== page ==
I don't know about the rest of you, but I love my books. Mostly. I have this bad habit of loving one in particular far more than the rest and thinking everything else I write is not nearly as good. I call this Sequel syndrome.
I've come a long way from my first writer's philosophies. They've changed a lot over the ten-plus years I've been writing fiction. I hated series, I hated stand-alones, romance is pulp, I love pulp, etc. I also suffer from massive imposture syndrome. Have ever since I started my master's degree and I heard the phrase for the first time.
I have written a handful of sequels now. I have an entire unpublished Arthurian trilogy now. I've written over 15 books and oddly, most of them are stand-alones. Now I'm writing a big, fat five-book quintette. The hard part comes where I don't like to read series. I don't like to come into a book and find out that there are eight or (God forbid) fifteen more after this one. Yeah, I read Harry Potter but I was a different person then. I think a trilogy is nice. Five is ok. So I'm writing five.
So, let's get back to sequel syndrome. I had this when I started the second book in that missing Arthurian trilogy I have burning a hole in my hard drive. I couldn't put my finger on it then, but thought to myself, "Dang, this second book sucks compared to the first one." Fun fact: it didn't, and might be my favorite in the trilogy now. Then, back when I had a traditional publisher, my editor said I needed to write a sequel to Revary (my debut novel) to sell more. This excited me as I thought Revary would make a great YA LitRPG trilogy. However...the syndrome hit.
Revary was pretty good. I wrote it young and have made great strides as a writer since then so it's not my best work. But, dang, I LOVED it. I thought it was exciting, fun, thrilling--all that jazz. When I wrote The Quiet (the sequel) I hated it. I hated that book. It sucked. It was trite. It was forced. And it may well be. But the problem was I had put Revary up on this huge pedestal. Heck, I built it its own temple in my head. Nothing was as good as Revary. This made writing The Quiet so very difficult. I thought nothing that took place in this world would be as good as the first one.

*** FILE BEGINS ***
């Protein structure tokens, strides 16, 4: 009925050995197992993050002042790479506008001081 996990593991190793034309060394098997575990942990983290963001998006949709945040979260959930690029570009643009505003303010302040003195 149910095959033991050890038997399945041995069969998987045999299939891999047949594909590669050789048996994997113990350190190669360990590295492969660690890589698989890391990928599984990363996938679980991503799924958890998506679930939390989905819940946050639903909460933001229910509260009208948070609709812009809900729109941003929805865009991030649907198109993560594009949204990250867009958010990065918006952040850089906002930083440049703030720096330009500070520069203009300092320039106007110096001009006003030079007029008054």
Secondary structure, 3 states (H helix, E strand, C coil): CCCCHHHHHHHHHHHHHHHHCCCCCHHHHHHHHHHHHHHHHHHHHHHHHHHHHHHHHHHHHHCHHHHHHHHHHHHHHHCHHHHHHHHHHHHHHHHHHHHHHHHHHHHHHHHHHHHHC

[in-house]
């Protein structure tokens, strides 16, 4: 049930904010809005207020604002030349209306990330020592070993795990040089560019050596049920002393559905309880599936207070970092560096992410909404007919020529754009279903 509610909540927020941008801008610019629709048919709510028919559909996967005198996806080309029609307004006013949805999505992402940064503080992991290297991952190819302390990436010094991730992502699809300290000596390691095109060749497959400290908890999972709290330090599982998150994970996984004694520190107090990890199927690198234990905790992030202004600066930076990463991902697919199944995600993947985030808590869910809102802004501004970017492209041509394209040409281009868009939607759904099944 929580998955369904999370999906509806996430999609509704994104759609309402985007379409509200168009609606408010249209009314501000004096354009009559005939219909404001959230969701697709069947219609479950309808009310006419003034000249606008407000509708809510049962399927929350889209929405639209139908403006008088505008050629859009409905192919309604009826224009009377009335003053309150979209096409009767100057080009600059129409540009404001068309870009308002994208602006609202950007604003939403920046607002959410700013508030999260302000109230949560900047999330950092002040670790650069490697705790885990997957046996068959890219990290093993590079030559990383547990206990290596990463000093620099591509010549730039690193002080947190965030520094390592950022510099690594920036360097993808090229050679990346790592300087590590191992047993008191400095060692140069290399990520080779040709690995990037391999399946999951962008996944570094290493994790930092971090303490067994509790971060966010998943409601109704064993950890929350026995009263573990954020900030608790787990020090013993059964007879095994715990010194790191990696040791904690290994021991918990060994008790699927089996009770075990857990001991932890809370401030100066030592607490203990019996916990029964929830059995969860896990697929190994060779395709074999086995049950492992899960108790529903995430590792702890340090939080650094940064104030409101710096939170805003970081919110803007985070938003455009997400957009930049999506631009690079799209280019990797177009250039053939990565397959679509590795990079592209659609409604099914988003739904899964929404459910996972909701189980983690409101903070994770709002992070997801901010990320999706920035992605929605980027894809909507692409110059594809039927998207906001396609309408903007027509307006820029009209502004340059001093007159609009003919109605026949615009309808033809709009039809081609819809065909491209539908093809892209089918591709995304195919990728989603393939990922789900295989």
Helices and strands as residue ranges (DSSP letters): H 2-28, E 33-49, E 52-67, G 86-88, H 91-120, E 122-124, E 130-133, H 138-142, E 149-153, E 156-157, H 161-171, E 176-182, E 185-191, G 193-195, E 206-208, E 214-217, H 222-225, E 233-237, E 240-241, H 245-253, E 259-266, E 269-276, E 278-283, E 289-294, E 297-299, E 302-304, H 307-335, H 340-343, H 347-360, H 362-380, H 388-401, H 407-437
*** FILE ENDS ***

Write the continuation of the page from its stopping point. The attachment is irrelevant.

That's what happened to poor Sojourn over here. First, let me tell you: Season of the Runer gets me up in the morning. If you know me beyond a surface level, you know I am not happy with my current life. I don't like my Day Job all that much and I don't like where I live, separated from all family and friends. I have diagnosed depression and bipolar and they are just aggravated by those other two issues. Couple that with this last year of the plague and, oh my gosh, it's a miracle I'm alive!
My writing time is between 5am and 7am because of work. I struggle to get out of bed for other projects (not naming names here as I want my books to believe I love them all equally!) but with Runer, I wake up before my alarm. I get so excited whenever my editor or narrator gets back to me about working on these projects that I get an unbelievable surge of energy. Sometimes, I can't focus if I know I have Runer pages to read or audio to proof. So imagine my sadness when I start research on Sojourn and I don't feel that fire. I thought "that's it! The Runers are done for!"
But that's when I remembered what happened with The Quiet. The Trial of Two was new, shiny, exciting, fresh! By now, the world of the Runer has been done to death in my head. It became hard to work on it. This one would never be as good as the first. I doubted it. I doubted myself. Things got hard.
How did I overcome it? By going on! Fun fact, that's how I get over writer's block too: I write. I kept chugging away. Because I knew once I got to the re-write phase, I'd be in love again. I worked with Sojourn. I followed my outline. Eventually, I saw that, no, this was not like The Trial of Two. It was its own book. It was fresh. It was taking Tzarik and Sybal and changing them. Of course, it would get boring if it was the same. It's different, but not worse. I plugged through the syndrome and came out the other side. Now, I cannot wait to listen to the audiobook (again) and take it all in.
I thought about Sequel Syndrome because I was having it about the third one. I nipped it in the bud and said, "Abi, no! It will be good. It's not old. It's not overbaked. It will be different. And it will be good."
Have you ever had Sequel Syndrome? Have you ever put one of your pieces of work up on a pedestal and talked down to your other creations?